I am new to Corel Draw, but up to now I have been able to figure out how to do most of what I have tried to do. I am trying to do a combination engrave and score on a bamboo cutting board. Here is a picture of what I am trying to do. I don’t know how I did it, but I can’t seem to repeat it on another board. You can see the score around the engraved text.
Here is what the Glowforge UI looks like for this project.
This is what the UI looks like for the cutting board that I am working on.
I am not able to put a score around the text like I did on the first one…
That looks correct. You’ll engrave the text, then score it, then engrave the flowery parts.
That is just beautiful!
Here’s the trick to doing both an engrave and a score:
- Create the shapes. Give them a Fill Color and no stroke color.
- Duplicate the shapes, right on top of the originals. For the duplicates, give them NO fill color, and a different Stroke color.
When you save the file as an SVG, you will get two sets of operations, one that will let you engrave the shapes, and one that will let you set a Score around them, once you change it from a Cut.
When you are scoring around an engrave, you need to duplicate the object. The object you want engraved is filled, but no path around it defined in a color. Then the duplicated object is not filled and just has a path of any color that you choose. You can’t just put a colored path around a different colored fill. It defaults to cut.
Make sure the two objects are on top of each other exactly. So in your case your text looks like it will engrave then score, and then the flowers engrave then score although I can’t tell but it looks like the floral decoration score is not the whole design of the flowers.
If the engraved area you want to score is vector (which I’m pretty sure it is), then you can run the job as it shows in the interface, then when it is done, don’t move anything on the bed. Just go into the GUI and change that engrave to score and set everything else to ignore. Then re-run the print.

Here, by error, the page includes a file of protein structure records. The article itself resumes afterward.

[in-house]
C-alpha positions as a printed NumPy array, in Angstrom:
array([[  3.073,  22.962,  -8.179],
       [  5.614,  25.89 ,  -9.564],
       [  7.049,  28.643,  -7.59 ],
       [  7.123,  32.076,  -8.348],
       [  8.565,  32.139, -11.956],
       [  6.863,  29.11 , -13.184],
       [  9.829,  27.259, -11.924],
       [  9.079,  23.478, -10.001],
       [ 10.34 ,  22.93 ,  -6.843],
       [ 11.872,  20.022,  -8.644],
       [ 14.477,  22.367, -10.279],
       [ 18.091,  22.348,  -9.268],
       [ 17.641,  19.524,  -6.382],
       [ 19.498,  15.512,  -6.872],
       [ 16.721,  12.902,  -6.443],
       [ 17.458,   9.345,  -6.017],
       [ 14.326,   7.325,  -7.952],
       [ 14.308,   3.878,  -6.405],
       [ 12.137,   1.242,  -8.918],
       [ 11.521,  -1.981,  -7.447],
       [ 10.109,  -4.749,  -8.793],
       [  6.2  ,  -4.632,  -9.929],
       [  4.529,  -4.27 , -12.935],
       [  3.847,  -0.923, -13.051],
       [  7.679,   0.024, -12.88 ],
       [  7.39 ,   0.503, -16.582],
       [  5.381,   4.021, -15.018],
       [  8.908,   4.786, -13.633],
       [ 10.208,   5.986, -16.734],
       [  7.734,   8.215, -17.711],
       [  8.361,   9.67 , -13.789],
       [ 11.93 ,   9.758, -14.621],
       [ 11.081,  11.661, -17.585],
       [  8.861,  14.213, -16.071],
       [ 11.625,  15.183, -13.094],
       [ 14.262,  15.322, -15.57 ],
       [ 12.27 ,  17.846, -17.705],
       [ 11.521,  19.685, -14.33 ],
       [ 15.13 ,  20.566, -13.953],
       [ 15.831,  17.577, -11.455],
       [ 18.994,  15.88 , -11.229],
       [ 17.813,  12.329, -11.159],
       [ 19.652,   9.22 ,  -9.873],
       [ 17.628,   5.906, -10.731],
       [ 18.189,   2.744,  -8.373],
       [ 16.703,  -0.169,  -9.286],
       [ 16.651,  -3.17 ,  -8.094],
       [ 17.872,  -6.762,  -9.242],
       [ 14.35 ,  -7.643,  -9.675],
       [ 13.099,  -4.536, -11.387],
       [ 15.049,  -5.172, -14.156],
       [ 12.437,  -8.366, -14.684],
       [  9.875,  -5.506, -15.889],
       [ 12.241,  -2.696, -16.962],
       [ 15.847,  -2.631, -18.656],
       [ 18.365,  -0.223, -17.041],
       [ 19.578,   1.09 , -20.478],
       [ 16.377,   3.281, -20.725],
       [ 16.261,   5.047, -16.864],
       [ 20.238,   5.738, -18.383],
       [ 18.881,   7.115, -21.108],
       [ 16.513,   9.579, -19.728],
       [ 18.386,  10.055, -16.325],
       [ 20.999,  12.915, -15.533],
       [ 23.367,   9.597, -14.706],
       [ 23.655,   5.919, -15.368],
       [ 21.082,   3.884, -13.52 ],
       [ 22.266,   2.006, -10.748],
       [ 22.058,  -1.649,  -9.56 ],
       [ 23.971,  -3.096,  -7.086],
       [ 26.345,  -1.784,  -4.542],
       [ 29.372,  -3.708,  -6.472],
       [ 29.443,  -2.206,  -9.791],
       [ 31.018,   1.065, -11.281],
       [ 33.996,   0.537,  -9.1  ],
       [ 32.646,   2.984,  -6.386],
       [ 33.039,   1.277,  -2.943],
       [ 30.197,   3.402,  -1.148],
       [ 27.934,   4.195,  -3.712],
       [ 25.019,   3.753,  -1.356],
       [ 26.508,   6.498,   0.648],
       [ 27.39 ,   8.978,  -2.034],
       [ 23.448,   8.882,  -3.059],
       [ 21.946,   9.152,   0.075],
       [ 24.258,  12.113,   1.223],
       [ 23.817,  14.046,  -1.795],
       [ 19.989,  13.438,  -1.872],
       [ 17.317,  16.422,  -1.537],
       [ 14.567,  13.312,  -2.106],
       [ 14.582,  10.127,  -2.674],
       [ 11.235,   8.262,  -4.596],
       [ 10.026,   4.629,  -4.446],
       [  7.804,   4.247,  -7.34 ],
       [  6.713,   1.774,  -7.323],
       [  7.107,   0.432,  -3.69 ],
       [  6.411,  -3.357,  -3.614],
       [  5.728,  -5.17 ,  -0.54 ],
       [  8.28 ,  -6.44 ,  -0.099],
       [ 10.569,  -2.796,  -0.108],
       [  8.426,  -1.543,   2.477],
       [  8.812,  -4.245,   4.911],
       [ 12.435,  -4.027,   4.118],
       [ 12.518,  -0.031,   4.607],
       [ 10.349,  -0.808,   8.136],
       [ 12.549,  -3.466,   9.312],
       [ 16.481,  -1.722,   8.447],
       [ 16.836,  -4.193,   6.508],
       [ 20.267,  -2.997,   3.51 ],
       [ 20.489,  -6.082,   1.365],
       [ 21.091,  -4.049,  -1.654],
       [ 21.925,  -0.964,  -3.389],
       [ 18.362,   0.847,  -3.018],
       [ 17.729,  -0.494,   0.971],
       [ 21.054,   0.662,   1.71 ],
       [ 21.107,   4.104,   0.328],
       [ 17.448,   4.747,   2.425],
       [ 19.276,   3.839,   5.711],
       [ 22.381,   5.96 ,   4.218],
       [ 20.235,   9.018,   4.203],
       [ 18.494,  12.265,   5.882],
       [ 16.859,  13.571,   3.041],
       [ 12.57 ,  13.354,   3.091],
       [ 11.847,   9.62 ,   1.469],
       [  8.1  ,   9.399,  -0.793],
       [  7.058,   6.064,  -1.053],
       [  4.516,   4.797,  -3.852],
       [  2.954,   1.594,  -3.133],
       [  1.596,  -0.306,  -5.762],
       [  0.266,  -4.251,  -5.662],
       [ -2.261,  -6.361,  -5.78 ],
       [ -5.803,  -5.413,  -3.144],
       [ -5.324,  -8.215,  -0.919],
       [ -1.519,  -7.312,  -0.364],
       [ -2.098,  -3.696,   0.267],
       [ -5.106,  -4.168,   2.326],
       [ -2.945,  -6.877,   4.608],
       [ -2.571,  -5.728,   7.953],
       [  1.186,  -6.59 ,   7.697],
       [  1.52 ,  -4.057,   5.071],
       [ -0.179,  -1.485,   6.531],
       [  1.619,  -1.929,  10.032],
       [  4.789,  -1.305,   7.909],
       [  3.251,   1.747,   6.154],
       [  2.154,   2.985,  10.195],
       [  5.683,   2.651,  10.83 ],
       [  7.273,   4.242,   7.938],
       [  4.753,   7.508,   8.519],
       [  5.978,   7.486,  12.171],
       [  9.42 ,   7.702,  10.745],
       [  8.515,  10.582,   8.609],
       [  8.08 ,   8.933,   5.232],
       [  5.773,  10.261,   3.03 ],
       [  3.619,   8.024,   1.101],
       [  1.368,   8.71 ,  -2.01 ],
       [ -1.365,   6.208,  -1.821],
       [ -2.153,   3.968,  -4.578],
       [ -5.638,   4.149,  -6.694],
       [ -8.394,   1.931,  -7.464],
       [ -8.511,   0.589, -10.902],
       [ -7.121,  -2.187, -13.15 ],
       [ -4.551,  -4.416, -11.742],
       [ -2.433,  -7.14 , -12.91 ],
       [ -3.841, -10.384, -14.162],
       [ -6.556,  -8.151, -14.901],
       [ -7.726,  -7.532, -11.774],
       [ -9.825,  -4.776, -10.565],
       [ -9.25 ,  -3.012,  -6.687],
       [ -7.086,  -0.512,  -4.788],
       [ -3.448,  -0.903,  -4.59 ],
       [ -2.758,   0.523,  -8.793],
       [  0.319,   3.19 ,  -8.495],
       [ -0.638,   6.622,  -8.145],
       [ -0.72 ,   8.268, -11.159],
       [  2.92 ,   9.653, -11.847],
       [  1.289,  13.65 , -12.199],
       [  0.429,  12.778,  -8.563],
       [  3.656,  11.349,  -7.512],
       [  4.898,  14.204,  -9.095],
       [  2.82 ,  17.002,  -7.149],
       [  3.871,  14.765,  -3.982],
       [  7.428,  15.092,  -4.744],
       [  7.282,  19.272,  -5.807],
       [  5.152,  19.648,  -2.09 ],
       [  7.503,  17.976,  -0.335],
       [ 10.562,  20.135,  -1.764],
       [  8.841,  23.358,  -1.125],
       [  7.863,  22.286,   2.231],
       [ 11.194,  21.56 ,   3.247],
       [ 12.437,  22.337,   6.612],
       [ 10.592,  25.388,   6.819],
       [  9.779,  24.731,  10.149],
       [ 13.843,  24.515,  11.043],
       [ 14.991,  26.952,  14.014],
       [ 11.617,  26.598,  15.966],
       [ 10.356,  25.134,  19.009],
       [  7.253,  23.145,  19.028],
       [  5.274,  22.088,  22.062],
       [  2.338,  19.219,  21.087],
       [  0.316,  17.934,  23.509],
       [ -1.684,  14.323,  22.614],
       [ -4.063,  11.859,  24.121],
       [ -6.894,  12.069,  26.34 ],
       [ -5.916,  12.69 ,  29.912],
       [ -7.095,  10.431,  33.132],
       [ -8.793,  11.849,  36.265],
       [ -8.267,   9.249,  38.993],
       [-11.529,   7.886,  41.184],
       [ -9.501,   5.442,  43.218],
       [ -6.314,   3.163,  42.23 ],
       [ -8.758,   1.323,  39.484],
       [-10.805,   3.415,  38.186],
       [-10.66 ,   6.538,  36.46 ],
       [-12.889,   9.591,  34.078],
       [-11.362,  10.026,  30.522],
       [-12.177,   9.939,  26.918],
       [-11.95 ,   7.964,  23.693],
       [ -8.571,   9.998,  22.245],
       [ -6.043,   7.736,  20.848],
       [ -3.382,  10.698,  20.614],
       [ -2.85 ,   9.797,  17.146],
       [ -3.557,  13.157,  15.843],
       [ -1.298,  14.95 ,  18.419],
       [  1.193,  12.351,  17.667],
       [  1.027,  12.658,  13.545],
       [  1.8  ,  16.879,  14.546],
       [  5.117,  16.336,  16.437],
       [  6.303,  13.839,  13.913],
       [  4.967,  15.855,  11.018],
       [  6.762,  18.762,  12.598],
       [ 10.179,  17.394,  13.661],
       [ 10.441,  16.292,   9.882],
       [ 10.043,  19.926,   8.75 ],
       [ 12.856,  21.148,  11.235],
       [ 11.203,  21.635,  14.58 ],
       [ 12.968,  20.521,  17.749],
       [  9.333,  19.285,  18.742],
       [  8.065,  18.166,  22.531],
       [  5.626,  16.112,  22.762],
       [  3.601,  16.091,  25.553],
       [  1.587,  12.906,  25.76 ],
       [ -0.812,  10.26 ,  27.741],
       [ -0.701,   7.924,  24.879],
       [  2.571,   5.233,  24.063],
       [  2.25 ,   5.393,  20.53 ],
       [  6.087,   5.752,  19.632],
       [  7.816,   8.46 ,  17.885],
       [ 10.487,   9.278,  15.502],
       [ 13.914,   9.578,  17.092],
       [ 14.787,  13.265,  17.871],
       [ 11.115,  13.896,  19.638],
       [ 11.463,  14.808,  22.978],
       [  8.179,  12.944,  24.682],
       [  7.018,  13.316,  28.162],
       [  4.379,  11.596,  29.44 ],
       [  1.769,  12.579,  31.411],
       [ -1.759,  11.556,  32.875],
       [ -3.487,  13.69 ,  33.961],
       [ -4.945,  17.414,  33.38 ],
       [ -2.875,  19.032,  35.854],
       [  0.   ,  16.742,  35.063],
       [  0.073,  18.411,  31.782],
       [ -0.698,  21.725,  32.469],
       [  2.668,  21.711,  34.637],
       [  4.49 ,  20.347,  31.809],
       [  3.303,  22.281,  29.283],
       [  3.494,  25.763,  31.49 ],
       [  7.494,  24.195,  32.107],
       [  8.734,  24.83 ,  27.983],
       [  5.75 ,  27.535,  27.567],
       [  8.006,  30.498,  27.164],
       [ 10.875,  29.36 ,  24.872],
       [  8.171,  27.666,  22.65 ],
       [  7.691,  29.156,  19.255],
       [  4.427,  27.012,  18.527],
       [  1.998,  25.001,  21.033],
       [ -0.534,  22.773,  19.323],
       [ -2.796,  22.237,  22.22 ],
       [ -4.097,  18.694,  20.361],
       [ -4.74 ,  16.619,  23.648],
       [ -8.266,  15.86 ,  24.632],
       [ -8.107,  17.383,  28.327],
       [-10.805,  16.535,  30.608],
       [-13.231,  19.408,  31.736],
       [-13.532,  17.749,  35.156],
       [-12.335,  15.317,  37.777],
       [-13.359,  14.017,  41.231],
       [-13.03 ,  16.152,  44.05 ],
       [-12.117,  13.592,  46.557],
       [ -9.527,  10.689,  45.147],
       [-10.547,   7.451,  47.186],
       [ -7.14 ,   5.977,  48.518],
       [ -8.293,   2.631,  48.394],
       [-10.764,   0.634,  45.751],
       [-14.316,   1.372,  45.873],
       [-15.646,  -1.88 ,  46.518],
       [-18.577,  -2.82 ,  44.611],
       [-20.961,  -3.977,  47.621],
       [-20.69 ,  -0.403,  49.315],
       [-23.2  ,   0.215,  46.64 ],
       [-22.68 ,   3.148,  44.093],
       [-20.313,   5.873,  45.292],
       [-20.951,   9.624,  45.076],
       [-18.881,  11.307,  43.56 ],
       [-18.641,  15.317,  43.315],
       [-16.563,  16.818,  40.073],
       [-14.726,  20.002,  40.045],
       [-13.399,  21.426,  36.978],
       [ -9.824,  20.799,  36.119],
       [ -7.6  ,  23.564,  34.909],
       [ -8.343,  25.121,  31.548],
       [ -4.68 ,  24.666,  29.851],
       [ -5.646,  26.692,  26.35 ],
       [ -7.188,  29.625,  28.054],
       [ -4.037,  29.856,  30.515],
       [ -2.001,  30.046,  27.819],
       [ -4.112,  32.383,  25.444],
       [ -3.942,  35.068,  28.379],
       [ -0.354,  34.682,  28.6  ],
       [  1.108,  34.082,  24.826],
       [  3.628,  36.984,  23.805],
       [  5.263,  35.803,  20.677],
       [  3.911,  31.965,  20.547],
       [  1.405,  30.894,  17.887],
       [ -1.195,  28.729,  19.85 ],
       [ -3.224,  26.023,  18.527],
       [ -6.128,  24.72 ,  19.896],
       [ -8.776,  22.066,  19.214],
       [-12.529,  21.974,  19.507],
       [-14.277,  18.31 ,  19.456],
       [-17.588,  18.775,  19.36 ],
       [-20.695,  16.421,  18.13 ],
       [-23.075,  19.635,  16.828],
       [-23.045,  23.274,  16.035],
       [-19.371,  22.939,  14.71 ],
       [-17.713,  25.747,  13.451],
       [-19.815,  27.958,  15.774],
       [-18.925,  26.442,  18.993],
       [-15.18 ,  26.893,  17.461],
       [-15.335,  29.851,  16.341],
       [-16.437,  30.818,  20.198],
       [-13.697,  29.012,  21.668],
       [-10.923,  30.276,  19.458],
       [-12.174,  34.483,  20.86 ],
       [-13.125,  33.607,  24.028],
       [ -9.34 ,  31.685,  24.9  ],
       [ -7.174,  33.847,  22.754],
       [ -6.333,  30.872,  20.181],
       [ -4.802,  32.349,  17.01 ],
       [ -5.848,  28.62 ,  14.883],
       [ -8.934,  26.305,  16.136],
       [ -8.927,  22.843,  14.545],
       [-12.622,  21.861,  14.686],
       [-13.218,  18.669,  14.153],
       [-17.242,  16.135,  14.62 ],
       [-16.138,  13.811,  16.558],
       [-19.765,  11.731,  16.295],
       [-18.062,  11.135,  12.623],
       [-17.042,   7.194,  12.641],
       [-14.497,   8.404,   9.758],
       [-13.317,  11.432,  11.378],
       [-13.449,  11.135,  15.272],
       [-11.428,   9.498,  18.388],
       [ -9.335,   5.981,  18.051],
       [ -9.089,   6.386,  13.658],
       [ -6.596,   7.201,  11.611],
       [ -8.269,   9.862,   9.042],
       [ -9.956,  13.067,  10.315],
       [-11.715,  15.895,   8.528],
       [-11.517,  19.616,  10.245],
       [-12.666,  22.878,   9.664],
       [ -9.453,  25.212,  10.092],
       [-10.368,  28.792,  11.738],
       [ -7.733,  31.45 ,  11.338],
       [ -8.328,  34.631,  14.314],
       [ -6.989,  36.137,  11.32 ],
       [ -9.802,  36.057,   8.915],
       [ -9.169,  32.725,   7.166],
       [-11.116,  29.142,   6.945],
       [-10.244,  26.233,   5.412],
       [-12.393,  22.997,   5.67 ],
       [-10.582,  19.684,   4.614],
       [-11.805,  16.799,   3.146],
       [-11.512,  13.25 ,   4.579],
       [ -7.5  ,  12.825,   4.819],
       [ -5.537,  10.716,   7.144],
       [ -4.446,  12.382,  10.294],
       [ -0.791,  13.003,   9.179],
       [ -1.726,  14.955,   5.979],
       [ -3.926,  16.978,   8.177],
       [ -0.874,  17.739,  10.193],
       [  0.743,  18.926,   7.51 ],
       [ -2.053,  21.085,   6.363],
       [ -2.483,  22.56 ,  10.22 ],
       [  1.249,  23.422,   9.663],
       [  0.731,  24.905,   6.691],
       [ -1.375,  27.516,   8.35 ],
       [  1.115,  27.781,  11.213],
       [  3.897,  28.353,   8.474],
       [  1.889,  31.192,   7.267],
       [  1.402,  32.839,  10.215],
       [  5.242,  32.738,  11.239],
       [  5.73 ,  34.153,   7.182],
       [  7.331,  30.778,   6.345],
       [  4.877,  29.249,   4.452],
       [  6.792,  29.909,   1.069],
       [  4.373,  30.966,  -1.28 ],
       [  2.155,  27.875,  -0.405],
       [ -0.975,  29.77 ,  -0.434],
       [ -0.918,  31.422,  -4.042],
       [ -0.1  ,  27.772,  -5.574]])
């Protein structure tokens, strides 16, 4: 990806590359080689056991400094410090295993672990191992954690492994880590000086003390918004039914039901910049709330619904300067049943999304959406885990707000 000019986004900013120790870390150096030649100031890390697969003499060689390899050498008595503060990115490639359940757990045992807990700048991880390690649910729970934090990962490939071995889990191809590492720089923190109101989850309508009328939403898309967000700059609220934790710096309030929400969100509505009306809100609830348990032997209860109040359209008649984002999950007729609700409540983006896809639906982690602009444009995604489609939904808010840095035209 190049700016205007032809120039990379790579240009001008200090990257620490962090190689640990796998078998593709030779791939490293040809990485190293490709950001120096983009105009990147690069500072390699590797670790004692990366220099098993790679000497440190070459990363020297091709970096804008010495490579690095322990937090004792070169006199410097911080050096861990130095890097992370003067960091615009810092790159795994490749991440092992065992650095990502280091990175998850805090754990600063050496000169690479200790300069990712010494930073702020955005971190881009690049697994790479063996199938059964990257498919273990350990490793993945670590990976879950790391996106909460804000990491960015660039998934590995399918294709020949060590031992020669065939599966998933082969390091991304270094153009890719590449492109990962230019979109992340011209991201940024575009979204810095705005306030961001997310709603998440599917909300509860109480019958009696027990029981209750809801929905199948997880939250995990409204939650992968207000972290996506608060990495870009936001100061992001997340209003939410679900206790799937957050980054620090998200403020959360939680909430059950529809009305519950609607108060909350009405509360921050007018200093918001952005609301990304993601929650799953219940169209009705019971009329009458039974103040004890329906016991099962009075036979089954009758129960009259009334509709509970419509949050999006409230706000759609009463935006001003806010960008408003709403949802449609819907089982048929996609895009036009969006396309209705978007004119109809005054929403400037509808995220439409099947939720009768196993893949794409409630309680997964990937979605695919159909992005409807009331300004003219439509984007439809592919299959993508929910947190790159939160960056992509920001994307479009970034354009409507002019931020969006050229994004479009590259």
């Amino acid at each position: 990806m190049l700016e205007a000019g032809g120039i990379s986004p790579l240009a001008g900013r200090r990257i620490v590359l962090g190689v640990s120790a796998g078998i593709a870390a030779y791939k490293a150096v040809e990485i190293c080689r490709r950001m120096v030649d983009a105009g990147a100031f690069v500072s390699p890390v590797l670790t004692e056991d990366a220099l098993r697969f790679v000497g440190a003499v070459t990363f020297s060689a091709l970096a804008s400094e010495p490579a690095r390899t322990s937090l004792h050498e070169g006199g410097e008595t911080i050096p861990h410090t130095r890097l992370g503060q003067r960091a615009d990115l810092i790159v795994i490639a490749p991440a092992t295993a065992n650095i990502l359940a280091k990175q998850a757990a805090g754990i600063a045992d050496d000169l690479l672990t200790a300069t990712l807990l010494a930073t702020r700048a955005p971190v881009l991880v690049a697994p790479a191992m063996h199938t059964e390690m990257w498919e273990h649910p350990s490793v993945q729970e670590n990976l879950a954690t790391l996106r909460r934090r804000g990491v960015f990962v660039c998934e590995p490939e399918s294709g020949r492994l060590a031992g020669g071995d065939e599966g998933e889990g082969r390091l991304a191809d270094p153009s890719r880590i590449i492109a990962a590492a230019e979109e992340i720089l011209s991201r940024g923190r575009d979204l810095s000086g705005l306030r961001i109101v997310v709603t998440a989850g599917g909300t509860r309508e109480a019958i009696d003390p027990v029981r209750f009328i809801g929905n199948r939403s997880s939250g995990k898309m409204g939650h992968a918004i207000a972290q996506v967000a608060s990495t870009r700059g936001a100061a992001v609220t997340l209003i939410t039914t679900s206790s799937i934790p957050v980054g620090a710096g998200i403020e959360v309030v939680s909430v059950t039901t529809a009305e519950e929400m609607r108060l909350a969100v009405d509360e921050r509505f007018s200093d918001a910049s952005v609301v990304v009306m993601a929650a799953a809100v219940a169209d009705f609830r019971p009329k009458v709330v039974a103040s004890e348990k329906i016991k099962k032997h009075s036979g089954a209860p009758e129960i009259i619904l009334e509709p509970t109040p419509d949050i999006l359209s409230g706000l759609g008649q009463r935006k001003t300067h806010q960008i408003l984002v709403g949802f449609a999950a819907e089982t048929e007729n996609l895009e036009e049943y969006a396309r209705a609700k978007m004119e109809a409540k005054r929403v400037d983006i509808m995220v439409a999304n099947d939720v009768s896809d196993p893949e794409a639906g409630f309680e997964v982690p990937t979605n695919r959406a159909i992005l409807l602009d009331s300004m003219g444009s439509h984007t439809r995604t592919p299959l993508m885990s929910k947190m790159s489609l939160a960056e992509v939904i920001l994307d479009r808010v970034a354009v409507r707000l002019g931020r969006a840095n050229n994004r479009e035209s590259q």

Thank you and @marmak3261, that fixed it. It is SO great to get answers to questions so quickly and in terms that even I can understand.
That seems odd that you have to make duplicates.
It might have been that the outline you added on the shape/text wasn’t hairline width and thats why it wasnt picked up by the gui… ??
Corel produces true vectors that are not segmented or broken in anyway…unless you purposely break them apart
The stroke, regardless of weight, is just interpreted as hairline (as long as it’s a stroke).
The duplication is to have two different operations in the UI. The first object being filled text paths will come in as an engrave and then the second object with a stroke can be assigned a cut or score.
This is the text with a fill and then a duplicate with no fill/red stroke
You can see two operations on the left - one for an engrave (the object with the fill) and one that actually comes in as a cut, but I changed it to score.
If you send it up with just the fill, or just the stroke, you can only do one operation at a time. But, you could just subsequently run the job again, without moving anything, and select “convert to score”. Personally, I’d prefer having 2 objects and running it one job - and then I’m relying on just my design software and one “print” rather than asking GF to convert it to a score and then having to “print” again.
Hmmm thats too bad. I’m use to sending files to my Universal lasers straight from Corel and having it interpret exactly as drawn, filled, outlined etc.
BTW…we dont call it a stroke in Corel…just an outline…
I have a lot of Corel Draw experience but no laser experience. I would have expected @smcgathyfay’s explanation to be accurate. If not, it sure sounds like @Jules’s solution will work.
I did what @Jules recommended and it worked great.
It has more to do with how the Glowforge software interprets what it sees than what you do in Corel. It always defaults colored strokes (outlines) to a cut. That can be manually changed to a Score, or switched to an engrave…BUT, if the shape is not closed, there will be strange results on the engraving.
So the easiest way to do it is to set engraves to have no outline color, and then just duplicate the shape and give that one an outline with no fill color, which can be easily converted into a score.
Then you get both operations appearing at the same time in the file when you open it, and you don’t have to engrave first, finish the job, and then switch the engrave to a score and run it again. It’s a huge time saver.
I guess if you start doing it the Glowforge way then you’ll get used to it…lol. Its just a different process since it needs to be saved as an svg…we all knew this from the beginning…lol
I was just spolied and used to doing it a different way for 16 years.
I have been using Corel Draw for web design, print design, screen printing, vinyl printer/cutter, CNC, and dye sublimation for a long time. Each has their own requirements. Using it with Glowforge will just be one more set of rules. I may be getting old but I’m still teachable.
I have been making and not posting, but this is the finished project that this question was about. Here is a picture of the cutting board that I was working on.
I just like the looks of the score around the engraved text.
Wow! Came out fantastic! I love the mix of different engrave colors.
Looks great. I think you are right. The score around the letters really helps them pop.
Nice job!! Yes I agree, score around the outside of text makes it look finished and more defined.